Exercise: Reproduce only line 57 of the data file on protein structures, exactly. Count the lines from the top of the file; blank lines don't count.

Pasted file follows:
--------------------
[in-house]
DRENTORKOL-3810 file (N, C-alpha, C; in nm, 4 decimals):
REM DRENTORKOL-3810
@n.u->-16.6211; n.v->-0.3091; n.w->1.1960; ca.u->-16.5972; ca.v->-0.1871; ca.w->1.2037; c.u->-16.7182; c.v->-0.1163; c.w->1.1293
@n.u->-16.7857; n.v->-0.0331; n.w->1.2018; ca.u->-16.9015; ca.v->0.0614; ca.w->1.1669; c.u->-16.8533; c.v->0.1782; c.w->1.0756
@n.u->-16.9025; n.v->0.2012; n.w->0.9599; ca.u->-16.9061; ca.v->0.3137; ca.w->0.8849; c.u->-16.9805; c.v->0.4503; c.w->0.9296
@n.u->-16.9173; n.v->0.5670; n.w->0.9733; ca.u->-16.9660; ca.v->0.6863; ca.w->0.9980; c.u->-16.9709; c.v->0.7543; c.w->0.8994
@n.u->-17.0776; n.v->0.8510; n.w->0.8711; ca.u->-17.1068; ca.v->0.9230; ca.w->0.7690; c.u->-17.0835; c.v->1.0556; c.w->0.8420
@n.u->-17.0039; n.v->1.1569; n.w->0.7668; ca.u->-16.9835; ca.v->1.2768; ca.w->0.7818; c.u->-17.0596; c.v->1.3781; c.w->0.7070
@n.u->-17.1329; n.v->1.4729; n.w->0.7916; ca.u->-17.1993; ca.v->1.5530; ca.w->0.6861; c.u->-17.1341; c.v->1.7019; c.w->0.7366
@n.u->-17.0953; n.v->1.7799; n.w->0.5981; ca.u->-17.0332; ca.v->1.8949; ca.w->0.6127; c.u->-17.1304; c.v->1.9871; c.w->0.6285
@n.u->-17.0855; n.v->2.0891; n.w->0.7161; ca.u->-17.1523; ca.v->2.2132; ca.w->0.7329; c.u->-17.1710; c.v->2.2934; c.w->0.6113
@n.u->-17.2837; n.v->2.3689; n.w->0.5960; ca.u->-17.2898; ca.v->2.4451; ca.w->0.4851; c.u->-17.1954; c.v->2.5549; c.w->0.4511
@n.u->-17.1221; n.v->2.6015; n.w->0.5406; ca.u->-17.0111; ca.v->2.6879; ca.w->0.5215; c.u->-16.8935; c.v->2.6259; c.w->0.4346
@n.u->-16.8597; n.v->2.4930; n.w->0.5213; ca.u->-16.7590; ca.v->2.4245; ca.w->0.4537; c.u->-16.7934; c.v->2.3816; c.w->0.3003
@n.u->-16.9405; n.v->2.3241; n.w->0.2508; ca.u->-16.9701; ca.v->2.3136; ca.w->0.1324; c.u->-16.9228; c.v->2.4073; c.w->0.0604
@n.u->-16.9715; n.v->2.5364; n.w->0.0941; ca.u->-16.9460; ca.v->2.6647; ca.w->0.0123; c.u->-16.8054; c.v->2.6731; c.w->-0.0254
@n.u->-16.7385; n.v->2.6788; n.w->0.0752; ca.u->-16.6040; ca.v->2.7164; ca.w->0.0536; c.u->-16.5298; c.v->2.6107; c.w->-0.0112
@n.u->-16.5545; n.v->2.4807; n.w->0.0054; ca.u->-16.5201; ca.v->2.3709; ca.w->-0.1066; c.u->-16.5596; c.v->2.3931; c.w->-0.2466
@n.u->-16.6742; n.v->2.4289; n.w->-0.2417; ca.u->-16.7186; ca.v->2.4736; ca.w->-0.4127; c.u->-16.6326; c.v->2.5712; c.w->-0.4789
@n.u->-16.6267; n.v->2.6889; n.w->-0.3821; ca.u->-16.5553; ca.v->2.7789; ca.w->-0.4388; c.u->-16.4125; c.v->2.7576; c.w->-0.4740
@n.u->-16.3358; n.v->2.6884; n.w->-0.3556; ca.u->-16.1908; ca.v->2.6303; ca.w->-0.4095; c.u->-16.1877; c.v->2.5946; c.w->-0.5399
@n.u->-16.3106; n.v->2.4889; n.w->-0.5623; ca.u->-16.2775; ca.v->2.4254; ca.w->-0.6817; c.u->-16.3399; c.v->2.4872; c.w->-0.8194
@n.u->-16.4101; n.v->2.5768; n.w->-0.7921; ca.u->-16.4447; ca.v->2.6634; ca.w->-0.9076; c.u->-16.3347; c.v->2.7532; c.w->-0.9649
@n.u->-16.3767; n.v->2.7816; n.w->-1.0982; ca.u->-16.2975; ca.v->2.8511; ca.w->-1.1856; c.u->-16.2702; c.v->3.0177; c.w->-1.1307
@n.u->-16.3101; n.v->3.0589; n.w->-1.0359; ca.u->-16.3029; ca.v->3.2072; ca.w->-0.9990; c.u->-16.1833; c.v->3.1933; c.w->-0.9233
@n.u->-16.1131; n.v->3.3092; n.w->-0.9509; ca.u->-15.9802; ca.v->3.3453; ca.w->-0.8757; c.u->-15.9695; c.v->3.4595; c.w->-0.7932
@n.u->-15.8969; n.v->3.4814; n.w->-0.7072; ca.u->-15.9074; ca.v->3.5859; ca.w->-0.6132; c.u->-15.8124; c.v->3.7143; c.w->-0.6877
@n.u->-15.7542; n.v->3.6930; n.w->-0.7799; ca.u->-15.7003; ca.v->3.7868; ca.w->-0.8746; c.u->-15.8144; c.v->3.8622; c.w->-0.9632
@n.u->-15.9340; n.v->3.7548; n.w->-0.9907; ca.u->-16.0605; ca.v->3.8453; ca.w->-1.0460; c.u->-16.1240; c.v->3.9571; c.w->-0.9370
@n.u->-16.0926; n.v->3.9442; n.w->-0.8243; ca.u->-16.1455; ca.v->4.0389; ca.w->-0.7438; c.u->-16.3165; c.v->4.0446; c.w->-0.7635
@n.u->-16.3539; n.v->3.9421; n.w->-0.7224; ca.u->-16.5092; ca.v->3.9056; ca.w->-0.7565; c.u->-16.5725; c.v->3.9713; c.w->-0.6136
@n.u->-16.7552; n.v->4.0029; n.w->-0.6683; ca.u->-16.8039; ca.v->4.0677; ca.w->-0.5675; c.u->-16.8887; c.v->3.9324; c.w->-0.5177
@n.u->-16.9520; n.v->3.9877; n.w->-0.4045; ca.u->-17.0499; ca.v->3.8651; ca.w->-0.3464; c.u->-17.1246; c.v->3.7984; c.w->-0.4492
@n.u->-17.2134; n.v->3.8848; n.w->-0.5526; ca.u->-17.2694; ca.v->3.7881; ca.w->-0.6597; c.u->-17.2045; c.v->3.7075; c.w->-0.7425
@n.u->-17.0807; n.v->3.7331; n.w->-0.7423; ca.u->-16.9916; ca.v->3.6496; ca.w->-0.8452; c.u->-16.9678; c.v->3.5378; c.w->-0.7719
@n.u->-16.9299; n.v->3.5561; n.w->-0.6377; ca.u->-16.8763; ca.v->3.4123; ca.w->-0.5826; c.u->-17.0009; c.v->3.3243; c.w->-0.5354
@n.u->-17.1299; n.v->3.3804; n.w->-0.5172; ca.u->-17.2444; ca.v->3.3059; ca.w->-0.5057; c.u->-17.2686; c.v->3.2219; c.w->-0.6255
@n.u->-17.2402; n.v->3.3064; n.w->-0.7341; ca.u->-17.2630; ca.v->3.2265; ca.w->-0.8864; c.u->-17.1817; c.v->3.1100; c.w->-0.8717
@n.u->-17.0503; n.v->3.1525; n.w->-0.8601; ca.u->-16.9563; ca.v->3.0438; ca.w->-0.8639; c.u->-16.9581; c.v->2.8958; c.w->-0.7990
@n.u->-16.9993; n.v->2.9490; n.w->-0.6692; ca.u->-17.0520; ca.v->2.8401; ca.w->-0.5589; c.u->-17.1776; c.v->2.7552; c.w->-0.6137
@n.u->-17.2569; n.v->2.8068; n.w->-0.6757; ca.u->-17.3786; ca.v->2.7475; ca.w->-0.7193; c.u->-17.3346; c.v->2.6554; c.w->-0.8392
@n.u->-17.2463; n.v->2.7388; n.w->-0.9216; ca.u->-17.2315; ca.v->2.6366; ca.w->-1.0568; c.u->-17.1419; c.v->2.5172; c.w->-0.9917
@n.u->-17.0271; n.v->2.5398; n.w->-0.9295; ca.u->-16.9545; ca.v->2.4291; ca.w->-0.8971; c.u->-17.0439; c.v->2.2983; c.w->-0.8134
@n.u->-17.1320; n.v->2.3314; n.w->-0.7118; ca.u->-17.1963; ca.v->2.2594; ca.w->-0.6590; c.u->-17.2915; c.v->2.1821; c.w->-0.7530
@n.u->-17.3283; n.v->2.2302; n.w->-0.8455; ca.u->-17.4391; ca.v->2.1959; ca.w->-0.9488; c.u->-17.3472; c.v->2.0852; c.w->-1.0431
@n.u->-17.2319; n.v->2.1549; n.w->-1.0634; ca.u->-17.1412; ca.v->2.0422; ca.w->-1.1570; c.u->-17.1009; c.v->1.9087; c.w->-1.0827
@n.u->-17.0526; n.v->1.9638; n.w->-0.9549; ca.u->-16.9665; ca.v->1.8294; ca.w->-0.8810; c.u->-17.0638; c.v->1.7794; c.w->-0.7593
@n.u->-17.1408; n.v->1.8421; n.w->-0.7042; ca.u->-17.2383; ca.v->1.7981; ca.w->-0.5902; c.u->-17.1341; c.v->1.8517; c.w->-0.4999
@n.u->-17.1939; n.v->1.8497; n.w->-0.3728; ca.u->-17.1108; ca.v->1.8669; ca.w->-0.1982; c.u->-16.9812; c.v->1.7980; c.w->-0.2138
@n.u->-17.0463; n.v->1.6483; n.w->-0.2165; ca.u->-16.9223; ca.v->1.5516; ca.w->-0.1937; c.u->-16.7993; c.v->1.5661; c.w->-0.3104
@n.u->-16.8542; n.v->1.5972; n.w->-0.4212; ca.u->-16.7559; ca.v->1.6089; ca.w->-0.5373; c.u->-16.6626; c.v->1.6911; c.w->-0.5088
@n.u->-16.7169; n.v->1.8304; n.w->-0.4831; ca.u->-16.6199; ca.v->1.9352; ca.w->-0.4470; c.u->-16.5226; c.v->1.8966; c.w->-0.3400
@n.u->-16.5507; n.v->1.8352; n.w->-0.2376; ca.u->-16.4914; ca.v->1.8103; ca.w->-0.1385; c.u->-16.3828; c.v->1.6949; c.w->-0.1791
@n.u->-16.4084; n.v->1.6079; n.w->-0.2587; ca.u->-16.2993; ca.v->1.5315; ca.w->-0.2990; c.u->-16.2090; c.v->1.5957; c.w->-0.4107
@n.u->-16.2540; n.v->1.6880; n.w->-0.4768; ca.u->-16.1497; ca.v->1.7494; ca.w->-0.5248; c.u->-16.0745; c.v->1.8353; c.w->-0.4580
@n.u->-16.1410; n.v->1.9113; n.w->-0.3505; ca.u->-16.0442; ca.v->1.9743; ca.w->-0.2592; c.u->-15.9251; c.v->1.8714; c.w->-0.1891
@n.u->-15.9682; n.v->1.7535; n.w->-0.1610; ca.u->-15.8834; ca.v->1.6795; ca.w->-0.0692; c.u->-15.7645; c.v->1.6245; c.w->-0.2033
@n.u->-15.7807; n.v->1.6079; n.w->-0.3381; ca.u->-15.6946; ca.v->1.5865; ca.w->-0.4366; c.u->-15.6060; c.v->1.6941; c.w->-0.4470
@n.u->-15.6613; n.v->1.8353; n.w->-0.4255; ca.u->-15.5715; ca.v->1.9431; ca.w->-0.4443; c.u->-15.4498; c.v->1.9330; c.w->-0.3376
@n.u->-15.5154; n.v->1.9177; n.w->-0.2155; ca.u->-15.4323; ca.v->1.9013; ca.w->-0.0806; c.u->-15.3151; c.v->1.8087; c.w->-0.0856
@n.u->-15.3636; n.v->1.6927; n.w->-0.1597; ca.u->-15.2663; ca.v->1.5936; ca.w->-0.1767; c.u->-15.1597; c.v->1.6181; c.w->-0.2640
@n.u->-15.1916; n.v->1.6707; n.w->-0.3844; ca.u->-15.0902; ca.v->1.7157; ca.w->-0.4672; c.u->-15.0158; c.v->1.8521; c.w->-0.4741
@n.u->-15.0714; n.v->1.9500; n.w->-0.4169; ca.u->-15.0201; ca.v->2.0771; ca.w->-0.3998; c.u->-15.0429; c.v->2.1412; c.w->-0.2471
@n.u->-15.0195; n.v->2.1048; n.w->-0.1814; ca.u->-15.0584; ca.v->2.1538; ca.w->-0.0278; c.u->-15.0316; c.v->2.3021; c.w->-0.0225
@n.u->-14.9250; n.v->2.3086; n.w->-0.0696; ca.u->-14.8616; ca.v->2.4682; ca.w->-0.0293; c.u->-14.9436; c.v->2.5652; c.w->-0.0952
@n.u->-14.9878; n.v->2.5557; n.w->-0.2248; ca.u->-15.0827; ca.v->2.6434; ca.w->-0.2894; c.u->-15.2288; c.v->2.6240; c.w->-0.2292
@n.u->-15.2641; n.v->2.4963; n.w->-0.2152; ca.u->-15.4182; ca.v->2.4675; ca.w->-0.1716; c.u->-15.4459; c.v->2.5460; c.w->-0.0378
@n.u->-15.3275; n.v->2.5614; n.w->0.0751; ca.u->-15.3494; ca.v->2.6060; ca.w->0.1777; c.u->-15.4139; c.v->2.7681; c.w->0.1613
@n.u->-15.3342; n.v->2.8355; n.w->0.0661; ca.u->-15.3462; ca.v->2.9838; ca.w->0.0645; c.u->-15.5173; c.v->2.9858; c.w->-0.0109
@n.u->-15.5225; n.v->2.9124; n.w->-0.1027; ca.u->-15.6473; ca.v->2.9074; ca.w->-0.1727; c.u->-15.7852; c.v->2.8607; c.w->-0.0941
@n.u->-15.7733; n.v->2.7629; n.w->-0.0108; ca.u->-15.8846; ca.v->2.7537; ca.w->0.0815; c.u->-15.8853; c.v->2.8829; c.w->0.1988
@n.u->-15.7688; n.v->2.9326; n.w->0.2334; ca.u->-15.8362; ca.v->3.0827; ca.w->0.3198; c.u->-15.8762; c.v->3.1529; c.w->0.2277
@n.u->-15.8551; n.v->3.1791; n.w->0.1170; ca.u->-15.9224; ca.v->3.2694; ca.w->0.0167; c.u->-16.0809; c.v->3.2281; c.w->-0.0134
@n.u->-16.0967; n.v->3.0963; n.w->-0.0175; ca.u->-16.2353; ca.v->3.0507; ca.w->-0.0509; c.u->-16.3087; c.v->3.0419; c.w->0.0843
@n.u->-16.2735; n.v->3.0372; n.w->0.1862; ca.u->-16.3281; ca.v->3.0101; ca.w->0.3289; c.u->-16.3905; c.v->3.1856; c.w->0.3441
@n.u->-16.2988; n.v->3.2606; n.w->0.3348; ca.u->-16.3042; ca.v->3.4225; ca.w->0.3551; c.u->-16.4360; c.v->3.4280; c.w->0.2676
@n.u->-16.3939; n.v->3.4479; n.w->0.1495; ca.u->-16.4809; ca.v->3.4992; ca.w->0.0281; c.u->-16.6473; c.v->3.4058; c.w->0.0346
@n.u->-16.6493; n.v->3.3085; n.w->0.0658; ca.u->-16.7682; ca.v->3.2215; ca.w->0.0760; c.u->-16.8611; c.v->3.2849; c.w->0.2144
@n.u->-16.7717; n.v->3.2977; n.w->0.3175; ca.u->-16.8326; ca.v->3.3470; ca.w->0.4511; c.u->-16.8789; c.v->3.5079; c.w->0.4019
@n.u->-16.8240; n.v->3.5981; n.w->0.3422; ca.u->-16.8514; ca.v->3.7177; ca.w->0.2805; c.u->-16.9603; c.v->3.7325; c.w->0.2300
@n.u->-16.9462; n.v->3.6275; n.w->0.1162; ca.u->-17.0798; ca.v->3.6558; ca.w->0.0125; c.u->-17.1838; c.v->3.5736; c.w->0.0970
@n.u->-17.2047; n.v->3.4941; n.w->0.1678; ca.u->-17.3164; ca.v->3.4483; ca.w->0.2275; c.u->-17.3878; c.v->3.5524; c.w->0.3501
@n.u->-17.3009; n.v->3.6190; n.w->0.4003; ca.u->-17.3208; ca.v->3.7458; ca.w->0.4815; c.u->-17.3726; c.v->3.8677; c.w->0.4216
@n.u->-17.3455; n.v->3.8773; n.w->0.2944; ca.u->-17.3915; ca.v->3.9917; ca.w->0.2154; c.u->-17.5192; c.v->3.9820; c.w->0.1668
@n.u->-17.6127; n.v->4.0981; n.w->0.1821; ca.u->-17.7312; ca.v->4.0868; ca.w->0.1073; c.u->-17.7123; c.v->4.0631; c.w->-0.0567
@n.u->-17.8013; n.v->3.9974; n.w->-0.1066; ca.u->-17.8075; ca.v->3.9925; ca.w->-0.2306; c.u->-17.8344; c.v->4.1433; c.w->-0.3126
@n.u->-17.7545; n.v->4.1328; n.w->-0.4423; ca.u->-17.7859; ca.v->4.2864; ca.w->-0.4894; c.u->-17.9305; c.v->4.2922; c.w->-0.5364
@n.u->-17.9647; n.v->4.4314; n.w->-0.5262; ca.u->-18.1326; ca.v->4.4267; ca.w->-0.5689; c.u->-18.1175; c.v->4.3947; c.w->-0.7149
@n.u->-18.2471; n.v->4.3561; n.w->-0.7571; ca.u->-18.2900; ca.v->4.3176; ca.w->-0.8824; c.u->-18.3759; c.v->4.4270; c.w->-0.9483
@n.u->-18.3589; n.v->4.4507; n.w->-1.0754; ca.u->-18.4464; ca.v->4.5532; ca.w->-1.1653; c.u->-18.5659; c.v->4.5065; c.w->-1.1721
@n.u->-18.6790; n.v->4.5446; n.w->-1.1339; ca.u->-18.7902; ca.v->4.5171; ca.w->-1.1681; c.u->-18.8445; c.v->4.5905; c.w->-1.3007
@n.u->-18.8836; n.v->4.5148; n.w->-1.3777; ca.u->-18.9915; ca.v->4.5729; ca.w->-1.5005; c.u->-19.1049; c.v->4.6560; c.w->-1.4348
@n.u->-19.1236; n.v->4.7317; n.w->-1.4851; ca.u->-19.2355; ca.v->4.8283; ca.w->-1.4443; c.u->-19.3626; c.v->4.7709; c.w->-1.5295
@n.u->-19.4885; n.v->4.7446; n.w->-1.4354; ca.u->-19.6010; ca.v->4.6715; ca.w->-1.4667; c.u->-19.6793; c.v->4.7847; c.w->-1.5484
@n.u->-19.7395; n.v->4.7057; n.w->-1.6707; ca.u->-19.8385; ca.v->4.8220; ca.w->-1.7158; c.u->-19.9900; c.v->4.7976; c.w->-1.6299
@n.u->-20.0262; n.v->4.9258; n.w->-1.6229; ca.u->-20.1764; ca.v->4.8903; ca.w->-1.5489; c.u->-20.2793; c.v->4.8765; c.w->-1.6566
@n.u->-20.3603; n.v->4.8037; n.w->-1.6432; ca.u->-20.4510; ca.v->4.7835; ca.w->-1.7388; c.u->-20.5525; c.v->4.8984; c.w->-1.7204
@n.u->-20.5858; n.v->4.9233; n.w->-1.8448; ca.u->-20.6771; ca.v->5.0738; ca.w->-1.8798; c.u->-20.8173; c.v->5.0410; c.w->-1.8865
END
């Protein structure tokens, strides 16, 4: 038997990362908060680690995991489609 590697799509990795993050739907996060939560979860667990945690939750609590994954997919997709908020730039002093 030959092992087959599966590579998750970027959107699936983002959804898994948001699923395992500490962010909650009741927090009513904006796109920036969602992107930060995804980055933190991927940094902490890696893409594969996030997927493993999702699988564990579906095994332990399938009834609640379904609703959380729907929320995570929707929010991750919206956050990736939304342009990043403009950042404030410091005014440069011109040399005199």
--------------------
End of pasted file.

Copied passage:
@n.u->-16.1410; n.v->1.9113; n.w->-0.3505; ca.u->-16.0442; ca.v->1.9743; ca.w->-0.2592; c.u->-15.9251; c.v->1.8714; c.w->-0.1891